4. By tradition, both sellerside and buyerside brokerage fees, being part of the purchase price, may be fully financed via the mortgage.

However, the model's shortcoming in real world terms is that listing contracts seldom (if ever) tell the seller the whole story. They usually omit the possibility of property procurement displacing buyer procurement and consequent buyerside brokerage by the listing agent or subagents. Seldom is the seller told of the specific commission amount for each component brokerage task. So, in the example used in the model:

if the buyer's fee happened to be only $2,000, most seller agents would reduce their $6,000 fee by that amount, keeping $4,000 for themselves. As long as the seller is kept thinking in terms of a single 6% or $6,000 commission, he/she is not likely to notice that the agent picked up an extra grand without doing any extra work. Nice....

if the seller's agent planned to pay a subagent only $2,000 and keep (i.e., hog) $4,000, he/she might now be in an awkward position by trying to keep that $4,000 and causing the seller to see $7,000 in brokerage fees when only $6,000 was expected. Of course, telling the seller the whole truth from the beginning about buyerside brokerage and specifying the component fee (per step #1 in the sequence) would have avoided the problem.

Reality #9: Presentations by listing firms to owners typically omit property procurement. The agreement to list for one single non-itemized sales commission is thus obtained from an uninformed seller. He/she has simply accepted the false implication that a major performance item (buyer procurement) is indispensable within the scope and obligations of the contract.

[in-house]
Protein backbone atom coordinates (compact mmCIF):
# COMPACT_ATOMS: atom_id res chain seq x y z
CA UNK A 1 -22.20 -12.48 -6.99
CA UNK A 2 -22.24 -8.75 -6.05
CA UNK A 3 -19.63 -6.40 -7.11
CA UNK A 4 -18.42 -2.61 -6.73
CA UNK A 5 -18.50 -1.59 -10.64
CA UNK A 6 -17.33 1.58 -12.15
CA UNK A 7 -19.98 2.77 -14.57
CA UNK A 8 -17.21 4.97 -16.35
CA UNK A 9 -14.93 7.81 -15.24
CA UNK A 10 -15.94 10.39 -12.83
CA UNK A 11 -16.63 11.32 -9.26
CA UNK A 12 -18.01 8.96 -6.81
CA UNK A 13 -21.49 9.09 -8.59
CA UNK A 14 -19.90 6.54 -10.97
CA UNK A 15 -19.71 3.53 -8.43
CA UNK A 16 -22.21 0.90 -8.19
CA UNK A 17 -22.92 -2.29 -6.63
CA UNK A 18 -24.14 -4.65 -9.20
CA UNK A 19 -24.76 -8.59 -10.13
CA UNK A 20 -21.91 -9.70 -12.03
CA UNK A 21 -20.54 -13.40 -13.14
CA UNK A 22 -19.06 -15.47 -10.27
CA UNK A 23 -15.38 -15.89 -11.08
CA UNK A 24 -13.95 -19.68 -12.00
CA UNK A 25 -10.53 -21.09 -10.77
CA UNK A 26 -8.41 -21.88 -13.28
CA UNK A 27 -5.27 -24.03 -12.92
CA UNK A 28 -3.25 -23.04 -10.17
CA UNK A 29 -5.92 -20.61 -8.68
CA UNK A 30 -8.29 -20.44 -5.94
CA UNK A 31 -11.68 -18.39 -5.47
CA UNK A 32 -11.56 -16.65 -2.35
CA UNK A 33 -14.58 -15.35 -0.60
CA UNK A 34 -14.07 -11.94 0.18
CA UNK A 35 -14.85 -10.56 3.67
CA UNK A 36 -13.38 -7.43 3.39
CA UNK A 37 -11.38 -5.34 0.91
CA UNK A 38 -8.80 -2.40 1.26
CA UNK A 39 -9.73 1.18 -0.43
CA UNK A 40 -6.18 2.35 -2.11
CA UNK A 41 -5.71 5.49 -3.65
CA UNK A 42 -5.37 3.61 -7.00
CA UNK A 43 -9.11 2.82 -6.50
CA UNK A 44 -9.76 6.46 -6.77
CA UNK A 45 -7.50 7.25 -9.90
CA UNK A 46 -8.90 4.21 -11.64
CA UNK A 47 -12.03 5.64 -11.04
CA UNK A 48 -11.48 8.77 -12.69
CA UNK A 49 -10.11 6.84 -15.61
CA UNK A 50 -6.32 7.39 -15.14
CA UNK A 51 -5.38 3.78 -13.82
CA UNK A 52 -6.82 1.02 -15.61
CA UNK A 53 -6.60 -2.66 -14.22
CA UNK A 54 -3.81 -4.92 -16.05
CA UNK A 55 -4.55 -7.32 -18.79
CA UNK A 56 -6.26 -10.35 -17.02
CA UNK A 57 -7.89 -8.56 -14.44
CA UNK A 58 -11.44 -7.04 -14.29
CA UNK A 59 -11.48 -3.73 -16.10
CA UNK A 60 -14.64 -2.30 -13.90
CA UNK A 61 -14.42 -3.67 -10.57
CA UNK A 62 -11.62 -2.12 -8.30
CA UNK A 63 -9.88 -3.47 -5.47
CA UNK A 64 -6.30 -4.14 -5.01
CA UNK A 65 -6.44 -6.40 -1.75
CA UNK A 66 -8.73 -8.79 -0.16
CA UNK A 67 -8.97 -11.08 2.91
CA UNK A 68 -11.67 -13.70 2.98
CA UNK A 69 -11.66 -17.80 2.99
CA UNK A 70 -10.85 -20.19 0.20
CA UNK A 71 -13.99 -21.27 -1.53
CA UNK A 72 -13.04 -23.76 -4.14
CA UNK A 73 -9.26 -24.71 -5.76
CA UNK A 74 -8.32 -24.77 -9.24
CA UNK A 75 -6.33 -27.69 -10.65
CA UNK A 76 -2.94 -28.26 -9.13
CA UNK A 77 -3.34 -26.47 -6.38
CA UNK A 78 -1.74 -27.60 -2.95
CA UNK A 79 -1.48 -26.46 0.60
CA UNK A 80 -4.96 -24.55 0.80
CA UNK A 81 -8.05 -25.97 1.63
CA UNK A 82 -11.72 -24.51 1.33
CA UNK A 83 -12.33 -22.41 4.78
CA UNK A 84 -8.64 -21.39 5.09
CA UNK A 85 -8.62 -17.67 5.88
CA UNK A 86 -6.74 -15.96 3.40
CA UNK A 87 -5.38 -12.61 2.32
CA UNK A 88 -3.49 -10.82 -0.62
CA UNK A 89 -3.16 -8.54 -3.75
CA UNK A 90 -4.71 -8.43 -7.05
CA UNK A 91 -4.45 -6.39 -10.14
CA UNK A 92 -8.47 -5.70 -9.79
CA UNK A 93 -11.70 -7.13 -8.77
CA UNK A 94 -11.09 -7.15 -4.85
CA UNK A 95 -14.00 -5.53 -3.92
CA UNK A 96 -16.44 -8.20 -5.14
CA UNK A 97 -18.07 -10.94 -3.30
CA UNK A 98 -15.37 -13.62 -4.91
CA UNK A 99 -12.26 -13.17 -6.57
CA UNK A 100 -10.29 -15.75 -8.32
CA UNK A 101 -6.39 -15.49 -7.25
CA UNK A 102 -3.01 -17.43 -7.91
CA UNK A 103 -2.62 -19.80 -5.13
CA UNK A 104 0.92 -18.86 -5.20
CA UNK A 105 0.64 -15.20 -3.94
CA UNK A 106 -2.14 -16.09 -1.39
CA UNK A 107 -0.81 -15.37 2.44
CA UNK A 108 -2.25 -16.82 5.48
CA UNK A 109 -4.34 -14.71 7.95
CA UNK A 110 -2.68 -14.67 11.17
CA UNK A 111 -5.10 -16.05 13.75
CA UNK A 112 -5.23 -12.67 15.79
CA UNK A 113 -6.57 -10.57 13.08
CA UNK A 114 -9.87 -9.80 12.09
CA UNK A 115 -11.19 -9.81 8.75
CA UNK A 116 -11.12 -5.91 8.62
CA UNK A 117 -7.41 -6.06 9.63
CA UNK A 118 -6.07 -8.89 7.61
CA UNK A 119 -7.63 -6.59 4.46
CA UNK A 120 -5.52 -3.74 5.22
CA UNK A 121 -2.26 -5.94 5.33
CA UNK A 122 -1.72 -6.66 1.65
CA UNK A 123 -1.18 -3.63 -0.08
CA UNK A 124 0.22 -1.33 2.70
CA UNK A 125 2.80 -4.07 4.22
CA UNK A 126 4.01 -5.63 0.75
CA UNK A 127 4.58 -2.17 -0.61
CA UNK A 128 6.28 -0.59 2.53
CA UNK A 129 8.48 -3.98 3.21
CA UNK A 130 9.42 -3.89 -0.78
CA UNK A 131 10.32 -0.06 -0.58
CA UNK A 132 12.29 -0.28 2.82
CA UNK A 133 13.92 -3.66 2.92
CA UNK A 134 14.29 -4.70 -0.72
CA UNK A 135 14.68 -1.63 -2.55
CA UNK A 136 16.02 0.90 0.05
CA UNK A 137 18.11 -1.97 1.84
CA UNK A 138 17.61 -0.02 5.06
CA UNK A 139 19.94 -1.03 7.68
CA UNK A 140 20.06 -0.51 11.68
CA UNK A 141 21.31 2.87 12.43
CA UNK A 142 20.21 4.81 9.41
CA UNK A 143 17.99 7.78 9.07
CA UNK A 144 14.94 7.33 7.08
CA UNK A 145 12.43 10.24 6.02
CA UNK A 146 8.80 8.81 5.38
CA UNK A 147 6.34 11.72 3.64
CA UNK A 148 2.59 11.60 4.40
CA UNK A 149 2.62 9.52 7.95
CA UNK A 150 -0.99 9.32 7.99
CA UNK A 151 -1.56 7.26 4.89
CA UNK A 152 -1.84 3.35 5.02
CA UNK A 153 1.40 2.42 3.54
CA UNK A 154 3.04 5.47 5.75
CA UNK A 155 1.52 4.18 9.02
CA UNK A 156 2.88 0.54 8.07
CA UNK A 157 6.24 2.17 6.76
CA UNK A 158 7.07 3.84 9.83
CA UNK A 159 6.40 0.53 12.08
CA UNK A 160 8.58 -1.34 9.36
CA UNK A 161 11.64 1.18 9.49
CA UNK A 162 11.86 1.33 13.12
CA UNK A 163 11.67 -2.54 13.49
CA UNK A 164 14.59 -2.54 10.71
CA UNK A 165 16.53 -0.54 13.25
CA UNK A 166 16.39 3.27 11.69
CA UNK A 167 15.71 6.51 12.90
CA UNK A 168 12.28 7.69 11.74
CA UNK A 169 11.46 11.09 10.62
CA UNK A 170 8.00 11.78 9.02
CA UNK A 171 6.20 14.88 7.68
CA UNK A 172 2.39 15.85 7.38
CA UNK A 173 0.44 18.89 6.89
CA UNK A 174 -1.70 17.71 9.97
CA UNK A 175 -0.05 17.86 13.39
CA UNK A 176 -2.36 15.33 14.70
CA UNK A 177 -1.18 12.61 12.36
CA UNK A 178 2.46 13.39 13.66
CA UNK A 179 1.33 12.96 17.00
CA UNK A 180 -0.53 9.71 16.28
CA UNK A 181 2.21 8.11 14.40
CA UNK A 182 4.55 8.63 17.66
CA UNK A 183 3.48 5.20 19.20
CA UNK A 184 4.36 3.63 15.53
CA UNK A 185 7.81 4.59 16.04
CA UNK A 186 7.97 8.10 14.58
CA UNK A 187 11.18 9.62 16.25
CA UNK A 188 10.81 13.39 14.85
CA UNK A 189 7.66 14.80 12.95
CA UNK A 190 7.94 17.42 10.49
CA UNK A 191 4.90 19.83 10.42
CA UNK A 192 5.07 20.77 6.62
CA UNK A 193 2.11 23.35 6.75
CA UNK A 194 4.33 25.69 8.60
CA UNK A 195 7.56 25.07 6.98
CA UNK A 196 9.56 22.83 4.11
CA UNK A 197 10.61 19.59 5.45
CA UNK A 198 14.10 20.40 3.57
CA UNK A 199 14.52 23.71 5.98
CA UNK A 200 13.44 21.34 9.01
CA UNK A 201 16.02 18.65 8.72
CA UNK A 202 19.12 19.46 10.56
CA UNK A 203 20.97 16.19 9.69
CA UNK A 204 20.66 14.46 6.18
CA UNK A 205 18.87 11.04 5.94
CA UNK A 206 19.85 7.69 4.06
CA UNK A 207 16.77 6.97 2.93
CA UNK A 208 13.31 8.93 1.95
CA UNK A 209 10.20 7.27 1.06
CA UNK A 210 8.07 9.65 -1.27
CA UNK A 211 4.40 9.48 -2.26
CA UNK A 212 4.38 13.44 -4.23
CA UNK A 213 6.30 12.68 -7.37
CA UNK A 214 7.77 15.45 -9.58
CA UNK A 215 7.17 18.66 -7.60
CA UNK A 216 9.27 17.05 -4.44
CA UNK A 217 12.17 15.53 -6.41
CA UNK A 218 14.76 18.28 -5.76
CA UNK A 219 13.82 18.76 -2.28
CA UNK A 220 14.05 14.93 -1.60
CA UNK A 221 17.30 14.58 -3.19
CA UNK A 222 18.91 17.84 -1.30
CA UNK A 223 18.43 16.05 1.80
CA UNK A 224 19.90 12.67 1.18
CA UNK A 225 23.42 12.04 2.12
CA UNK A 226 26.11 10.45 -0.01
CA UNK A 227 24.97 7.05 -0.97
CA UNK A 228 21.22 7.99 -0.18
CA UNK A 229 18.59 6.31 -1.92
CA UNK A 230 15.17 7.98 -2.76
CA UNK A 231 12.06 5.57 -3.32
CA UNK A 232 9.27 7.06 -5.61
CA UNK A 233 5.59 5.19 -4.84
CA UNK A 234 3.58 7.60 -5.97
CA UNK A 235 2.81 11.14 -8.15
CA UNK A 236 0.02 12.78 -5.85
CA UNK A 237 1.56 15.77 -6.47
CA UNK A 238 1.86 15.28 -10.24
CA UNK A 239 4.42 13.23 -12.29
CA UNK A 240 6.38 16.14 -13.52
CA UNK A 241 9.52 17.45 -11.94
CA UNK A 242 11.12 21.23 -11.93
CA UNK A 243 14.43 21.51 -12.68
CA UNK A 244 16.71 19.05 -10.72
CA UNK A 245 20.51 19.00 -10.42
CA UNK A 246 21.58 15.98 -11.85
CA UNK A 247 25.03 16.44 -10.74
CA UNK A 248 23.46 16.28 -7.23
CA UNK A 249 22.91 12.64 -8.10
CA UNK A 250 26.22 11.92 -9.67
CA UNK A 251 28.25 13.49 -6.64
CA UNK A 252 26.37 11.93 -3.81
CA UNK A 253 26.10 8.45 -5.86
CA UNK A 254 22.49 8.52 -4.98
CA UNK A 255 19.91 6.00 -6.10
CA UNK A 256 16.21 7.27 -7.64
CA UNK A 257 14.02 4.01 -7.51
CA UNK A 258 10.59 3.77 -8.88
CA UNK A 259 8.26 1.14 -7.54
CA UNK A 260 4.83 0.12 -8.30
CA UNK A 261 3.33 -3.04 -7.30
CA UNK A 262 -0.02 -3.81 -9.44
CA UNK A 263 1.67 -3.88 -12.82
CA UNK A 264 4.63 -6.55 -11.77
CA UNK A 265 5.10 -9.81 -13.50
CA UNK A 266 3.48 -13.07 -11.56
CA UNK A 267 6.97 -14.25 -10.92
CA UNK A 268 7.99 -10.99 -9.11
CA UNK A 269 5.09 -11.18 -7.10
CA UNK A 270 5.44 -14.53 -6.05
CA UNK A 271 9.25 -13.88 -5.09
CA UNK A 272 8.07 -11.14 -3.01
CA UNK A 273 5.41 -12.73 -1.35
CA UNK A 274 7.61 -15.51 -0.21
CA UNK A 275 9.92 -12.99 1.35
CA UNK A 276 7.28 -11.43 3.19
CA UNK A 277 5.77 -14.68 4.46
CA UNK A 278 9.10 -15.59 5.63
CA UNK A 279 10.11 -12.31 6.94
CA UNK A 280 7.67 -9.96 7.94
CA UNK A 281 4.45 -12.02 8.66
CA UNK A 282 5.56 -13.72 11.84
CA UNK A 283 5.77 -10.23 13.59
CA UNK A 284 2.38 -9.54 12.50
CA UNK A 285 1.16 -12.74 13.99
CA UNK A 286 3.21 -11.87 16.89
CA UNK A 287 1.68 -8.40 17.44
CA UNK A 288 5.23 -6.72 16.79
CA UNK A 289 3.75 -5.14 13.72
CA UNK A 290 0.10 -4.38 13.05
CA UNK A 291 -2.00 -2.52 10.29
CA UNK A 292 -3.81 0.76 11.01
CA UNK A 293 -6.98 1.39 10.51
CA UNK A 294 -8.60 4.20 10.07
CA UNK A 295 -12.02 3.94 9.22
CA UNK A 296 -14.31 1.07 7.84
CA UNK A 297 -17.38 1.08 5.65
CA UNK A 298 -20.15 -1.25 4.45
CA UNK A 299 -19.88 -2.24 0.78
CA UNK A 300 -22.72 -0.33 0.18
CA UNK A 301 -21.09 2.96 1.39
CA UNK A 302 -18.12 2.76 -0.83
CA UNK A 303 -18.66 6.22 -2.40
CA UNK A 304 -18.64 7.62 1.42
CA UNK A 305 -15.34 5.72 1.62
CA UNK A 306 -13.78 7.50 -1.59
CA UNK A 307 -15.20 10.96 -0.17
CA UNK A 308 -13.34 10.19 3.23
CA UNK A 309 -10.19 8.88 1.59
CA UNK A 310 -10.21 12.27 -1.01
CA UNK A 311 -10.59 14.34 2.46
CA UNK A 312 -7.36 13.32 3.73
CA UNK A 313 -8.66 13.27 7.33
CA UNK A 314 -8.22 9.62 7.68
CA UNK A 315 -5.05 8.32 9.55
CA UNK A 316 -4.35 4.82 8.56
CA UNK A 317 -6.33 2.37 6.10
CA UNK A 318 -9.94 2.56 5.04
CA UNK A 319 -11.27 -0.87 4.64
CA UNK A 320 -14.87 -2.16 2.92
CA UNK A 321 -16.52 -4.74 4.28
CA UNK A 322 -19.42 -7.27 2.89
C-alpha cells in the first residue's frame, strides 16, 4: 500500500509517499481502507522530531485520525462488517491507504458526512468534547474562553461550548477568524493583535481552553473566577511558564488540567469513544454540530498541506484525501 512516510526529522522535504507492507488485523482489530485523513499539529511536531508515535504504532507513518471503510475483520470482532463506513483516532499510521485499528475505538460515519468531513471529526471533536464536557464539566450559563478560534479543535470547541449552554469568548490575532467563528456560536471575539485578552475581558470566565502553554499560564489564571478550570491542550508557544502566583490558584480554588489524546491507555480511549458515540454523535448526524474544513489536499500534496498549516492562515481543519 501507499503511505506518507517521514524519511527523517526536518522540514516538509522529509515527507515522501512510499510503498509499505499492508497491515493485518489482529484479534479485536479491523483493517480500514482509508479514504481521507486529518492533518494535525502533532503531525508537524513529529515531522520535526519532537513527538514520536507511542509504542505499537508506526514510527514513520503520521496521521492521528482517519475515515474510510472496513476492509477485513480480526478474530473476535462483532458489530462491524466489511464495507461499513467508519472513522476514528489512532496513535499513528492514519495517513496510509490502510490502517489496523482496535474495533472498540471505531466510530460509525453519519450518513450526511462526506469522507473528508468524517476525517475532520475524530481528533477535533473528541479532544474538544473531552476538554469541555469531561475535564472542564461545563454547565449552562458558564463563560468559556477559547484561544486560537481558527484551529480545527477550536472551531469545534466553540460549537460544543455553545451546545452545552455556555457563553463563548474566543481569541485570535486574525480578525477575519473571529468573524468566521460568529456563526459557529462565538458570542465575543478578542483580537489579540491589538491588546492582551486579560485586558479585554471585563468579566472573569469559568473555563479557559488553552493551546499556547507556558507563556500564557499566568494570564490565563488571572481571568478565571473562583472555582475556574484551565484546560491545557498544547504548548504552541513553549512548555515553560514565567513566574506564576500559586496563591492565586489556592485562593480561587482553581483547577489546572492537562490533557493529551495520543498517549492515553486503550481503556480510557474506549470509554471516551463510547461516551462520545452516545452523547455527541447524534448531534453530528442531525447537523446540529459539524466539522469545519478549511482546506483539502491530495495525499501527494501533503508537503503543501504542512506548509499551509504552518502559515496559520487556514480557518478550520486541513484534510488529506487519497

The listing lords clearly believe that their listing contract defines the reality, that the printed word governs (provided it is their printed word). Again, time for a realty check. Their "reality" is a stage production. The listing contract is one page in a script with the actors so fully into their parts that they are oblivious to the world beyond the footlights. The writing, the props, the special effects are impressive and the direction is powerful, but the rest of the world simply isn't in the theater. The seats are all taken by the players themselves and their cronies, and their applause is deafening. They don't hear the protesters outside the theater walls, or the sounds of a public starting to take notice.

It is not the play, but the model offered above which reflects the social reality of the work agreements and the compensation obligations -- i.e., the true structure of two separate principals (buyer and seller) each paying their own agents via two clearly separate and distinct "payrolls." Moreover, there really are specific realities of law which actually do govern, and which you as a buyer should know about:

Reality #10: The fees, responsibilities, and procedures agreed to in your buyer agency contract have nothing to do with those in the listing contract, nor do the agreements in the listing contract impose any obligations whatsoever upon you or your agent;

Reality #11: The law prohibits third parties, including the seller and all sellers agents, from interfering in the contractual agreement between you and your agent, and in all such agreements in which they are not participants;

Reality #12: The law prohibits agencies from collusion to fix prices, meaning any communication whatsoever between agencies not in an agent/subagent (employer/employee) relationship regarding fee levels. It especially prohibits the enforcement of prices/fees by one agency upon another.

Incredibly, evidence abounds of flagrant fee enforcement by listing agencies upon buyer agencies, sometimes even put in writing by listing brokers who physically change the buyer agent fee right on the buyer's offer. In this folly, they are blatantly supported by arbitration boards and their local, state, and national trade associations (dominated by listing agents) who, by sheer institutional weight, impose the buyer-procuring cause standards of the listing agreements upon buyers' agents who are not party to the agreements and where there is no buyer-procurement.